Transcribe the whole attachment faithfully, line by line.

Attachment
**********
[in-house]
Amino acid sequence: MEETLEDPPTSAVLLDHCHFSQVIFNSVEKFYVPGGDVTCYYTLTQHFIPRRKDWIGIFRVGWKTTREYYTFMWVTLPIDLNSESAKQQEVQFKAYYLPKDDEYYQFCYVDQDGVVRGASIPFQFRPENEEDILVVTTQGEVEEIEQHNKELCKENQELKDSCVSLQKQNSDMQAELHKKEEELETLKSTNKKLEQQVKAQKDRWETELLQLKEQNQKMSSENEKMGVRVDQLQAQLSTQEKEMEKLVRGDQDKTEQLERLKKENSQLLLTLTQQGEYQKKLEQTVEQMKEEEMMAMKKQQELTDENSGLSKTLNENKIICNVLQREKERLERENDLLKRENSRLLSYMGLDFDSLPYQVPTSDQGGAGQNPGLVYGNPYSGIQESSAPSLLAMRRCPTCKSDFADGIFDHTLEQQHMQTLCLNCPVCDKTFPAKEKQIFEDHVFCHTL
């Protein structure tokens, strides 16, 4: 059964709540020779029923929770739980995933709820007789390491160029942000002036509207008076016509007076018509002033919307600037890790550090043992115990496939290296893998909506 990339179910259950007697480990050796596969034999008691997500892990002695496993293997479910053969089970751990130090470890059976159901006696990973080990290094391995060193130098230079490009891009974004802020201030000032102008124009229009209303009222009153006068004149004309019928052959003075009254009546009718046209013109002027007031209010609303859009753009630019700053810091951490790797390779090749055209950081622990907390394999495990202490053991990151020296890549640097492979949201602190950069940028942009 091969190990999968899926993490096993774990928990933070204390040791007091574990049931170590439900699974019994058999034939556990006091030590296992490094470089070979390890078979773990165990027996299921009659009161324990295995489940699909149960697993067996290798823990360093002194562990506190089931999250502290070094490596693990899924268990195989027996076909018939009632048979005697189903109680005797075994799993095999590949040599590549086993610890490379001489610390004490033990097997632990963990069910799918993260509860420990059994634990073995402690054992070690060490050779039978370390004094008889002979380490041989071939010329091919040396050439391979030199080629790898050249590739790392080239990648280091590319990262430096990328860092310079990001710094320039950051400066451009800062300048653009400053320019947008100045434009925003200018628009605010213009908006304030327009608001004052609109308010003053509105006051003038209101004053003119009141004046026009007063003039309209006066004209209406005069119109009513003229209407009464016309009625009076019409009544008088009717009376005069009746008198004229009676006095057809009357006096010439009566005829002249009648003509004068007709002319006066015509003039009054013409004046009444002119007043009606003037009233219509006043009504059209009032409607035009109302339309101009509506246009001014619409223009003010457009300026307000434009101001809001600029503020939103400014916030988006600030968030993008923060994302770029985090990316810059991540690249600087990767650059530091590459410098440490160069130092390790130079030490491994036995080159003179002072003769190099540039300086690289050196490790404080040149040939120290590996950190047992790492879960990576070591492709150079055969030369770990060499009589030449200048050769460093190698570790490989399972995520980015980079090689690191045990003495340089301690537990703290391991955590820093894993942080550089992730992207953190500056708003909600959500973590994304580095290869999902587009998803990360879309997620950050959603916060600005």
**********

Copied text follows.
[in-house]
Amino acid sequence: MEETLEDPPTSAVLLDHCHFSQVIFNSVEKFYVPGGDVTCYYTLTQHFIPRRKDWIGIFRVGWKTTREYYTFMWVTLPIDLNSESAKQQEVQFKAYYLPKDDEYYQFCYVDQDGVVRGASIPFQFRPENEEDILVVTTQGEVEEIEQHNKELCKENQELKDSCVSLQKQNSDMQAELHKKEEELETLKSTNKKLEQQVKAQKDRWETELLQLKEQNQKMSSENEKMGVRVDQLQAQLSTQEKEMEKLVRGDQDKTEQLERLKKENSQLLLTLTQQGEYQKKLEQTVEQMKEEEMMAMKKQQELTDENSGLSKTLNENKIICNVLQREKERLERENDLLKRENSRLLSYMGLDFDSLPYQVPTSDQGGAGQNPGLVYGNPYSGIQESSAPSLLAMRRCPTCKSDFADGIFDHTLEQQHMQTLCLNCPVCDKTFPAKEKQIFEDHVFCHTL
């Protein structure tokens, strides 16, 4: 059964709540020779029923929770739980995933709820007789390491160029942000002036509207008076016509007076018509002033919307600037890790550090043992115990496939290296893998909506 990339179910259950007697480990050796596969034999008691997500892990002695496993293997479910053969089970751990130090470890059976159901006696990973080990290094391995060193130098230079490009891009974004802020201030000032102008124009229009209303009222009153006068004149004309019928052959003075009254009546009718046209013109002027007031209010609303859009753009630019700053810091951490790797390779090749055209950081622990907390394999495990202490053991990151020296890549640097492979949201602190950069940028942009 091969190990999968899926993490096993774990928990933070204390040791007091574990049931170590439900699974019994058999034939556990006091030590296992490094470089070979390890078979773990165990027996299921009659009161324990295995489940699909149960697993067996290798823990360093002194562990506190089931999250502290070094490596693990899924268990195989027996076909018939009632048979005697189903109680005797075994799993095999590949040599590549086993610890490379001489610390004490033990097997632990963990069910799918993260509860420990059994634990073995402690054992070690060490050779039978370390004094008889002979380490041989071939010329091919040396050439391979030199080629790898050249590739790392080239990648280091590319990262430096990328860092310079990001710094320039950051400066451009800062300048653009400053320019947008100045434009925003200018628009605010213009908006304030327009608001004052609109308010003053509105006051003038209101004053003119009141004046026009007063003039309209006066004209209406005069119109009513003229209407009464016309009625009076019409009544008088009717009376005069009746008198004229009676006095057809009357006096010439009566005829002249009648003509004068007709002319006066015509003039009054013409004046009444002119007043009606003037009233219509006043009504059209009032409607035009109302339309101009509506246009001014619409223009003010457009300026307000434009101001809001600029503020939103400014916030988006600030968030993008923060994302770029985090990316810059991540690249600087990767650059530091590459410098440490160069130092390790130079030490491994036995080159003179002072003769190099540039300086690289050196490790404080040149040939120290590996950190047992790492879960990576070591492709150079055969030369770990060499009589030449200048050769460093190698570790490989399972995520980015980079090689690191045990003495340089301690537990703290391991955590820093894993942080550089992730992207953190500056708003909600959500973590994304580095290869999902587009998803990360879309997620950050959603916060600005």